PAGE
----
Category Archives: Counseling Issues

Waking up to Worry…

Do you ever wake up worried? I know I do! In my case, it’s usually because of people. Either something they did or didn’t do leaves me wondering how I can change the situation. To be more honest, I’m really wondering how I can control it! I know I should simply submit the problem to God, and roll back over, but my mind won’t let go. Don’t these people care? Don’t they realize their action or inaction is affecting me? Honestly, they probably don’t. They are usually wrapped up in their own worries, and have no idea that I’m lying awake fretting—which makes the whole exercise even more pointless! Not to mention the fact that God has instructed me to cast my cares on Him. It amazes me that I even allow my mind to go there after all He has done for me. Daily I see evidences of his grace and provision, yet I freak out when things aren’t going according to my plan. It’s a little “Martha” of me. Basically, I’m thinking “Lord, don’t you care that these people aren’t helping me?” Then I remember Jesus’ words that cut right to the heart of Martha’s worry. “Martha, you are anxious and troubled about many things, but one thing is necessary” (Lk. 10:41-42). That one thing is to spend time in the presence of the One who is in control of everything. Although He will never force anyone to change, His plans cannot be thwarted (Job 42:2), and that means I can trust Him, even when people fail. It means that I need to be directing my thoughts towards Him rather than worrying about imperfect people. I have no power to change them, so it’s a complete waste of time. When you think about it, worry is almost like a negative for of worship. It is allowing your mind to mediate and dwell on bad rather than good things (Ph. 4:8).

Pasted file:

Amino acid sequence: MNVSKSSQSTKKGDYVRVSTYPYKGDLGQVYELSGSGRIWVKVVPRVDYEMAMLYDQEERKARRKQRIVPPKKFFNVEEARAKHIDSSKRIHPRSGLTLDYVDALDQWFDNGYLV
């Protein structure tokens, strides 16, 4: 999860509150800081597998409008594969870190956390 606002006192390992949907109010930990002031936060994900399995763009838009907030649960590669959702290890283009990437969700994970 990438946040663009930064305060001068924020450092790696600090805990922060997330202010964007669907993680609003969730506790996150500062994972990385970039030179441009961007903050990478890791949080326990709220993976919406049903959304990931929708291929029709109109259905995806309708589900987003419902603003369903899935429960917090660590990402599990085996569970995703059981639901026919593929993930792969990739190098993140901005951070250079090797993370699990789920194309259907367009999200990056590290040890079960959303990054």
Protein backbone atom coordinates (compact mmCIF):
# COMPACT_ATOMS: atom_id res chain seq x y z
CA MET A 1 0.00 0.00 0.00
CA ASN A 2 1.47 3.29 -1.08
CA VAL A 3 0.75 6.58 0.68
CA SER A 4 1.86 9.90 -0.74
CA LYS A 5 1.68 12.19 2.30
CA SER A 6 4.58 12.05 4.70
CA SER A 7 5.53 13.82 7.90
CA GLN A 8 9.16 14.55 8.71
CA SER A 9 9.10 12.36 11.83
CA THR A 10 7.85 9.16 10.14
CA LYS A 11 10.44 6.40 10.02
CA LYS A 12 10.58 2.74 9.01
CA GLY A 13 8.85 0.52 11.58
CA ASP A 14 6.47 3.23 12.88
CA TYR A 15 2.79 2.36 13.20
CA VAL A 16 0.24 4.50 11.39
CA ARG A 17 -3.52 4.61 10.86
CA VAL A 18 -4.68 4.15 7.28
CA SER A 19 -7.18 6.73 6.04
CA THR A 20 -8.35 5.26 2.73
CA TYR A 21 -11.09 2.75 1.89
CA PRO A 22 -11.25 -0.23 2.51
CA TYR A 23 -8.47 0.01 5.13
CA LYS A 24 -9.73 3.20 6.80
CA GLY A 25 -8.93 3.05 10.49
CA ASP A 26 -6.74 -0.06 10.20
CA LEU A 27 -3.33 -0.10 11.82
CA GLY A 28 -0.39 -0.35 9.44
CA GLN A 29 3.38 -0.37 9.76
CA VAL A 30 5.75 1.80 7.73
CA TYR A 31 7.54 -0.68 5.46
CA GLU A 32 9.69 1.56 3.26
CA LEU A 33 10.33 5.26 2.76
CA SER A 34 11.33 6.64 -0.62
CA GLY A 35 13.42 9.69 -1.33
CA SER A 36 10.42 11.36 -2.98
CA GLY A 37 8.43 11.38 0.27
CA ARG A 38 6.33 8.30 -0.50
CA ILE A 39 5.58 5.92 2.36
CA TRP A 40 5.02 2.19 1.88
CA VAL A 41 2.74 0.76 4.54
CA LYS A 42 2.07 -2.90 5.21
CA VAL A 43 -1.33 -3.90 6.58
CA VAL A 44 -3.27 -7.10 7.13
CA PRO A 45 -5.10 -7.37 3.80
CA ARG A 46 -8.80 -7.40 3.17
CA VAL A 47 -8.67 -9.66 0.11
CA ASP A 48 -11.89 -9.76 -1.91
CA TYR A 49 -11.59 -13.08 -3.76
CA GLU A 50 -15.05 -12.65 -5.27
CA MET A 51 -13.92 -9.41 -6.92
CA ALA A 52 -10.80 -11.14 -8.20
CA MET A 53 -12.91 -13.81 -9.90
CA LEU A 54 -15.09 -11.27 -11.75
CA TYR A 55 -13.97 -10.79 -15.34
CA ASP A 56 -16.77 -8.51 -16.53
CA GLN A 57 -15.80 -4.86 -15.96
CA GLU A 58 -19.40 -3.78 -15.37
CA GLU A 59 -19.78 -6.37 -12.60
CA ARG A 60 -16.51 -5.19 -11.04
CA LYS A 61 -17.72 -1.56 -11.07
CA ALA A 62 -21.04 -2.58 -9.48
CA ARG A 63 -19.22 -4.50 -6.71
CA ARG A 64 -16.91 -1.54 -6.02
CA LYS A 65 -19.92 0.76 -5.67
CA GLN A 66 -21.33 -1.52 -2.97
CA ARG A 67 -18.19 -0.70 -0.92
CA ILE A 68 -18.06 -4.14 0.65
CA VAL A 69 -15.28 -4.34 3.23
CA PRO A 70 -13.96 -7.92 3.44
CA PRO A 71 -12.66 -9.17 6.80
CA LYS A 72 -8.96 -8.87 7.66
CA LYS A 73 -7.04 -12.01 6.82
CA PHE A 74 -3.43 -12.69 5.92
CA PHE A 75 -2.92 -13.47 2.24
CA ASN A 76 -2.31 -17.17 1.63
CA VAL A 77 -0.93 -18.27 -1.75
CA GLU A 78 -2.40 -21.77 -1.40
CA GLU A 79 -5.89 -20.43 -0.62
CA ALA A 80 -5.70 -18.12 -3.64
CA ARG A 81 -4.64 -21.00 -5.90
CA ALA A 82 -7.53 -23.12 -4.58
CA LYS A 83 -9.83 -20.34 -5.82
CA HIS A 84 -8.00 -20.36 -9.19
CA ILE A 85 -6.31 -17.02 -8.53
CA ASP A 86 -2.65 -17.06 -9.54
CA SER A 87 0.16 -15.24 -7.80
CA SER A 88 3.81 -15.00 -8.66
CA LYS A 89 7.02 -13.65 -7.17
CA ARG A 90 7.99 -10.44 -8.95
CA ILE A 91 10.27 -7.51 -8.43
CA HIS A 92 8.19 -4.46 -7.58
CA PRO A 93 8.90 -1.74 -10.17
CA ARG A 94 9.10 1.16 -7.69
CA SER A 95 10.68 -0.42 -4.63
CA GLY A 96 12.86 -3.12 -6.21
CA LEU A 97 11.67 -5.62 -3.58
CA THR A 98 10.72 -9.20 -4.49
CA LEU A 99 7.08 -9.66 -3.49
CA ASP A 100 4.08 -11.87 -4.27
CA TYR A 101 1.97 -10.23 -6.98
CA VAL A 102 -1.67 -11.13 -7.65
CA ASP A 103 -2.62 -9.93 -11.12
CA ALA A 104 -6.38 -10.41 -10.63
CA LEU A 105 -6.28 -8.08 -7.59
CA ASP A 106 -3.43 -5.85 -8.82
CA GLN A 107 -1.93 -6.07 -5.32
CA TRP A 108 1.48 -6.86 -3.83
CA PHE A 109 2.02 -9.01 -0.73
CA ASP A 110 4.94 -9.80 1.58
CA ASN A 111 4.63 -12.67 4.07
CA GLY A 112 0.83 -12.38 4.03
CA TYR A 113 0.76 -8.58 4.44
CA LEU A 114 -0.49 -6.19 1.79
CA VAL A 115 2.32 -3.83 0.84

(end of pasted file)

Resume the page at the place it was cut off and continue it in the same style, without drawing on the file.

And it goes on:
Worst of all, I am sure it’s just plain sinful to worry. At the heart of the problem, I really am saying, “Lord, don’t You care?” I’m not only filled with doubt in people, but the bottom line is that my doubt is aimed at God too! I am failing to trust His ability to accomplish His good purposes in my life in spite of people, or even through them. Perhaps He wants to use their faults to teach me more about His amazing patience and grace towards me. Maybe they are actually instruments in His hands to help grow my faith. It certainly wouldn’t be unlike Him to use negative circumstances for good. In fact, I would say that’s His specialty! On numerous occasions throughout my life, He has given me beauty for ashes, and yet I still wake up worrying as if He doesn’t care about the latest difficulty. I don’t know if I should cry or laugh at myself. I know I should ask for forgiveness for questioning His goodness. I also need to replace worry with truth! “If God is for me, who can be against me?” I know He will work all things together for my good! (Rom. 8:31, 28). I will not let my heart be troubled or afraid (Jn. 14:1), because in the end, worry really is a choice. It’s a choice to be anxious and distracted about many things when the Lover of our souls is inviting us to come and sit at His feet. It’s a choice to tune out the still small voice of hope, and to make temporary things a priority over the eternal (2 Cor. 4:17-18). We live in a world that is filled with trouble, but we have a God who has overcome it. He took on suffering and death to secure our place in His family, and our Daddy loves us with an everlasting love. His perfect love should dispel all fear (1 Jn. 4:18), and worry is nothing but fear. I refuse to let it remain in my heart this morning. Right now I am casting all my cares at the feet of the One who cares for me, and am choosing to replace unholy fear with true worship. He is worthy and able to guard everything I entrust to Him forever (2 Tim. 1:12).